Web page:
West Richland company creates blades for Vietnam-era helicopters long and straight when they first come out, but when finished, are twisted. Pockets with trim tabs are produced A Tri-City-area aviation enthusiast, and held into place by clamps. raised by a father with a helicopter “When it’s done, it looks like one hobby, worked alongside his dad as a cohesive piece but it’s actually lots of curious 12-year-old, often pedaling little pieces glued together,” Hertelendy several miles on his bike to pick up said. The raw product is shipped to parts for their projects. Scott’s-Bell and painted there. Fast forward to the end of February Hertelendy said the process is slow, this year. Nick Hertelendy of West partly due to a “tremendous amount of Richland attended the 2018 Helicopter checks and balances. The quality assurAssociation International Heli-Expo in ance program requirements for aircraft Las Vegas to launch his creation – a parts are comparable to NQA1 (used in prototype replacement blade and grip the nuclear industry) – very rigorous,” assembly for the Bell-47, which many Hertelendy said.  recognize as the “M*A*S*H” helicop“These parts end up on commercial ter. aircraft with passengers. They’re life“We (Hertelendy Research critical and non-redundant so you don’t Associates) were contacted by the want them to break,” he said. original equipment manufacturer to Hertelendy is in negotiations with develop a new main rotor for the airtwo other companies interested in craft. They’re 20 feet long and sit on doing projects and is working on a top of the machine. We’ve manufacjoint venture with an Australian comtured one set of prototypes,” he said. pany for a Bell-206 tail rotor. “If we get enough interest from the “It used to be that we were producoperators, we’ll move ahead with certiing products in competition with manfication.” About 1,500 of the iconic helicop- ufacturers,” Hertelendy said. “Now, ters are still operational worldwide, a we’re finding it easier to work with the few locally – just outside the Tri- manufacturers. I can design and build Cities, a couple near Dayton and in and let them market; they have the contacts. When the manufacturer needs Pendleton, Hertelendy said.  In the late 1970s, Hertelendy and his one (rotor blade), they’ll just call to late father bought a Scorpion 2 home- order it from me.” It’s a streamlined process and one build helicopter kit. “The blades on it were atrocious. So that makes it easier to focus on design dad, being an enterprising guy, said, ‘I and the building process, Hertelendy can do better than that.’ And we built a said. “Now I have four clients instead of new blade. A friend of the family, an hundreds to manage. Instead of splitoperator, had mentioned they had a ting the pie and struggling, we all work hard time getting parts. He said, ‘Don’t waste your time; build something for together and it’s much easier for everyus because we need it,’ ” Hertelendy body,” Hertelendy said. The company’s largest current projsaid. “We started with the intention of ect is the replacement rotor blades for designing and building a set of blades the Bell-47. “These aircraft are primarily used for our own use on our own aircraft and ended up here,” he said. “It’s a for agricultural work and logging utilhobby gone horribly wrong. We’ve ity sling-loads. A few are for private owners, but it’s primarily a working been in production since 1996.”  Hertelendy quit his day job as a machine,” Hertelendy said. Production mechanical engineer about six years of the helicopter ceased in 1974, with ago and has been creating and building total production of about 1,600. “I am very honored to be able to aircraft parts for the past six years. His contribute in sustaining the Bell 47 dad dedicated years to the company, helicopter fleet for the next few starting daily at 6 a.m. He died in 2015.  The entire process for the Bell-47 decades. I know that the dwindling replacement rotor blade — from plan- availability of main roto blades has ning stages to the complete build — caused some concern for operators in took about four months. The most dif- the last few years,” Hertelendy said. ficult part was building tooling to “With this program, already initiated make extrusions.  Extrusions are basi- with the design and manufacture of a cally taking aluminum and having a prototype blade and grip assembly, I die to shove it through, “like dough am extremely confident to enter the through a spaghetti maker,” Hertelendy STC (supplemental type certificate) certification phase and to have blade said. “I create a drawing that shows what and grip assemblies ready for delivery I want the finished product to look like. in a timeframe of two to three years Then I contract with a company to from now.” The STC is designed to be fully manufacture that component,” he said. The aluminum spars are 222 inches compatible with the popular No-BarBY AUDRA DISTIFENO for Senior Times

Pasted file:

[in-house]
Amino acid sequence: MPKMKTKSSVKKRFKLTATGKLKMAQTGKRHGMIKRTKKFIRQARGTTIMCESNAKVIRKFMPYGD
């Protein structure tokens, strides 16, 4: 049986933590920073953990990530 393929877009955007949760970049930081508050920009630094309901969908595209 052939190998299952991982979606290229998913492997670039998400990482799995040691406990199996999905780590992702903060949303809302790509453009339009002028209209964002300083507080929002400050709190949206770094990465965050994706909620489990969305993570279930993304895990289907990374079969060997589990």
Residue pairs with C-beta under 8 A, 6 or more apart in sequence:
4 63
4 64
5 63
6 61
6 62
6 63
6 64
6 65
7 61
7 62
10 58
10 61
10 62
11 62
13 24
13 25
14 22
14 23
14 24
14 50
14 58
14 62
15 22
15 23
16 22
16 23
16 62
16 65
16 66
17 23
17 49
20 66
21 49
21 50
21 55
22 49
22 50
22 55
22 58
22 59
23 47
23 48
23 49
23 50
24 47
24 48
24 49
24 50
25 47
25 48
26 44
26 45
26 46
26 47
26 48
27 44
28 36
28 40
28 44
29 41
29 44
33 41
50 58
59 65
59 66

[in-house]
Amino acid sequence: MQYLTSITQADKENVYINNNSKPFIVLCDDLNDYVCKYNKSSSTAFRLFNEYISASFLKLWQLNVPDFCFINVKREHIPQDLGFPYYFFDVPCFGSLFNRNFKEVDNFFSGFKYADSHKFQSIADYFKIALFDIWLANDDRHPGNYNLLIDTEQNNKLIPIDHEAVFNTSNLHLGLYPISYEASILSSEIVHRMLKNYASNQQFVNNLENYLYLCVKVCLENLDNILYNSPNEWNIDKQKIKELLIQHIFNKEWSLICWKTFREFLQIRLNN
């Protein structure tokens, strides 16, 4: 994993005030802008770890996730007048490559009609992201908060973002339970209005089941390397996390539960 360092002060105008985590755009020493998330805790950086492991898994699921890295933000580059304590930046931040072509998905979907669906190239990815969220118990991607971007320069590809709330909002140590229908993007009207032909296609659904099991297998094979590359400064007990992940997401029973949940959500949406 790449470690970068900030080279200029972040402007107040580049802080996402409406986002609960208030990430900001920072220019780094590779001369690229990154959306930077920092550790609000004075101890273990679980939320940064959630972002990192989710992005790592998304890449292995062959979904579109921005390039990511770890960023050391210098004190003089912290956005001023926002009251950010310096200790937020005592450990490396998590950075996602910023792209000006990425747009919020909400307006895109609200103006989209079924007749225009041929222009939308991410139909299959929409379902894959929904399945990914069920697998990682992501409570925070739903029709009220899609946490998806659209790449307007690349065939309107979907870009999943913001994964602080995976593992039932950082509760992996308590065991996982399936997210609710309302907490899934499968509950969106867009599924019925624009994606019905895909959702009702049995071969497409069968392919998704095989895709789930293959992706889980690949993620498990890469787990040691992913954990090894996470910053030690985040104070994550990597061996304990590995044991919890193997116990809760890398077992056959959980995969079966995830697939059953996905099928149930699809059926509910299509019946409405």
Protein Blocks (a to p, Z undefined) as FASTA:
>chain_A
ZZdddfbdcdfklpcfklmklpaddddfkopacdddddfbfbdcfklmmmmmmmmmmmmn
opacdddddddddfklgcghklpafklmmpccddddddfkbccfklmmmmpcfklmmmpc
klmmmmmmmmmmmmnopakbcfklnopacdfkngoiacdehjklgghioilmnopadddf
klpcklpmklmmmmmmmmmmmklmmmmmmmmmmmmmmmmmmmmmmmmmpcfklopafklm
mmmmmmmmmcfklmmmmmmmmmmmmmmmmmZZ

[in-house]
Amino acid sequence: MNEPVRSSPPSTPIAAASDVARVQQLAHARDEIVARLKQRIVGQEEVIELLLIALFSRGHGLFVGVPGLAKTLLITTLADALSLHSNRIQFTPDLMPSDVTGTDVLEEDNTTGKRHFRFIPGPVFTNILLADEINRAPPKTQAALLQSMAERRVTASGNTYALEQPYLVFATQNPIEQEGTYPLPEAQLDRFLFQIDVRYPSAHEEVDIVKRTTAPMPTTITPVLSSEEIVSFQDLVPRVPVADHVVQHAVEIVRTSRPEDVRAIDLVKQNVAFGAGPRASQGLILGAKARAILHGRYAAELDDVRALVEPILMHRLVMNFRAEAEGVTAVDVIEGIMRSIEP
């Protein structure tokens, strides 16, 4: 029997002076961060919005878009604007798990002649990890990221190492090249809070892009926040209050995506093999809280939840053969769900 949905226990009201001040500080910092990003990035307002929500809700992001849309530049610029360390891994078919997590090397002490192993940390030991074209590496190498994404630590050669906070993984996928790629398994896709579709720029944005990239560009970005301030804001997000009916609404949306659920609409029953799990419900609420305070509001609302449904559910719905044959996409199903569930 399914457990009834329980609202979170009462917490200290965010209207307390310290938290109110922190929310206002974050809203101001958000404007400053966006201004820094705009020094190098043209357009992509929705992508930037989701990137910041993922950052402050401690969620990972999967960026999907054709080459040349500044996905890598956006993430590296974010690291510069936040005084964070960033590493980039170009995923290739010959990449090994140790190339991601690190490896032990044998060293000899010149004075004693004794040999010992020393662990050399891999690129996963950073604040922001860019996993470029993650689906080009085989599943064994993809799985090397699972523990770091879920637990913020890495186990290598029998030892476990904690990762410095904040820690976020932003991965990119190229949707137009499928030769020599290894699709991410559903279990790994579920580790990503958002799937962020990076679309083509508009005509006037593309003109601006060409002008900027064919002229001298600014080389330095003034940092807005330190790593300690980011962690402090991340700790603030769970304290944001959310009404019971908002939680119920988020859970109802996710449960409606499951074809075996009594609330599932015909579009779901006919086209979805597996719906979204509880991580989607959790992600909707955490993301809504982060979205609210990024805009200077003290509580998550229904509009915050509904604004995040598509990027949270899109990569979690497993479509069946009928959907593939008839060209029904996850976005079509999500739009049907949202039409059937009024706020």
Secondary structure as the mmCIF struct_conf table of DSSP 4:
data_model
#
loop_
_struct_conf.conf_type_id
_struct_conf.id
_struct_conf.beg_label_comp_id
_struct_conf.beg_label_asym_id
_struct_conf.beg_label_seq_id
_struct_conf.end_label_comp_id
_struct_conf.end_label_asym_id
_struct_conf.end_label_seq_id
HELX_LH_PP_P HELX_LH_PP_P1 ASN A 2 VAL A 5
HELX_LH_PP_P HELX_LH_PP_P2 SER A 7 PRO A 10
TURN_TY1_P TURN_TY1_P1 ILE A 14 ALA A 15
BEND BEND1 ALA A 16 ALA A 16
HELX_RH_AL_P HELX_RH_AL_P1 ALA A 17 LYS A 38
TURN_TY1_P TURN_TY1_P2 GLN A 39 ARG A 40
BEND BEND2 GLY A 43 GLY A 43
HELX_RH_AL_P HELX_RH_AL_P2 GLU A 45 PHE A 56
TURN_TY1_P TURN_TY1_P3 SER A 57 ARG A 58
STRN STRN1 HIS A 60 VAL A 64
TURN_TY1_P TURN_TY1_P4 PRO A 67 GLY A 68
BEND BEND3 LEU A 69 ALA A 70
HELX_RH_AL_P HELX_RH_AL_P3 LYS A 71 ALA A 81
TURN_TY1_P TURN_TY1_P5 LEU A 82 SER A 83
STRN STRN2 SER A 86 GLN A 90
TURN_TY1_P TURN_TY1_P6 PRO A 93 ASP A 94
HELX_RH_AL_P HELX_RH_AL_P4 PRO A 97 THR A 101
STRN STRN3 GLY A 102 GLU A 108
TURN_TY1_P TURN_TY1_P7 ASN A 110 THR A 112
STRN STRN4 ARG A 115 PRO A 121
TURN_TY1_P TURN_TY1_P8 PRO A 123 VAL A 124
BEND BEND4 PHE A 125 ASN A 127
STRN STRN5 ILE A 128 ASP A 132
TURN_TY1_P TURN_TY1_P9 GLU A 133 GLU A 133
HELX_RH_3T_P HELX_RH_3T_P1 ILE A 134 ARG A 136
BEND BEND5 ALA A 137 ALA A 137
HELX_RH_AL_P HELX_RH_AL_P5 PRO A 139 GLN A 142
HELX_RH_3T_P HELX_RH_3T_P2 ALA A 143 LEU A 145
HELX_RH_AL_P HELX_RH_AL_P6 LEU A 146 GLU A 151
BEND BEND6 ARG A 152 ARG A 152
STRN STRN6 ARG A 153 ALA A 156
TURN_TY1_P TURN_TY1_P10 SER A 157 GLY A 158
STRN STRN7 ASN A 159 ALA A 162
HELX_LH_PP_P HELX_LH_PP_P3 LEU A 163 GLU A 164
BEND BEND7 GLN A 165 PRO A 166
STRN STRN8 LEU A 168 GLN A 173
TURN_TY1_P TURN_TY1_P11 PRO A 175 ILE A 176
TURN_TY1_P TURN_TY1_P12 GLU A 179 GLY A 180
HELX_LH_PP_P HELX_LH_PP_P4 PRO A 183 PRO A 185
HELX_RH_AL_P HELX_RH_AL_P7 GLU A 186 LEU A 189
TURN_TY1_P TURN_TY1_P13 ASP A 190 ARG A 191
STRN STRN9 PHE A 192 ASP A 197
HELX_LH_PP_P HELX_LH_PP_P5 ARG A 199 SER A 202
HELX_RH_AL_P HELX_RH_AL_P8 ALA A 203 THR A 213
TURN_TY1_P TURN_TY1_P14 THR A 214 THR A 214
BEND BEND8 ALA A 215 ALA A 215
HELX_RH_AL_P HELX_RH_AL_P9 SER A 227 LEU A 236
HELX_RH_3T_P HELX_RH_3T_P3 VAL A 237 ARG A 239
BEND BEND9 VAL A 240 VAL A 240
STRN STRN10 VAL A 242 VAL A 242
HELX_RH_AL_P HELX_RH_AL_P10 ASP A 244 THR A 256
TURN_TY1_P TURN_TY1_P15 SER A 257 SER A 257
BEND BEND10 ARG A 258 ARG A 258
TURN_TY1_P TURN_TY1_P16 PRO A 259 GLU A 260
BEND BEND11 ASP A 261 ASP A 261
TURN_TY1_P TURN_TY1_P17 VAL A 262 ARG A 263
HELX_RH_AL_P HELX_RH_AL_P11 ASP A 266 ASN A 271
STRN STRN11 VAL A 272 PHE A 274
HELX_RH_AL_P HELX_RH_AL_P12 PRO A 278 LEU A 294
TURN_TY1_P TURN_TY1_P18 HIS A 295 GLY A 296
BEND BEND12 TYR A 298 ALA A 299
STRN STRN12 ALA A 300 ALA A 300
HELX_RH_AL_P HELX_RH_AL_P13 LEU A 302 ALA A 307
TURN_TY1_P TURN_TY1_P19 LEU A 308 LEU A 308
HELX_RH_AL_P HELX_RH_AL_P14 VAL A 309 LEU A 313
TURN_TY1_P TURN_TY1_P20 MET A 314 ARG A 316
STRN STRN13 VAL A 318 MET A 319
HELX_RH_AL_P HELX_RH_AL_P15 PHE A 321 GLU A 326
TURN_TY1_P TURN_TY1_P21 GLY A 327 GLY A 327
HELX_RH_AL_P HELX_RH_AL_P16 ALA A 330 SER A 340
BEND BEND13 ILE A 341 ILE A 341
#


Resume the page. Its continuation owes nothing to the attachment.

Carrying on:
The newest creation of HRA Inc. of West Richland is a rotor blade to replace aging parts on Bell-47 helicopters. Owner Nick Hertelendy has produced one set of prototypes and is contracted with manufacturer Scott’s-Bell 47 to sell the part. The prototype was introduced at a recent trade show in Las Vegas.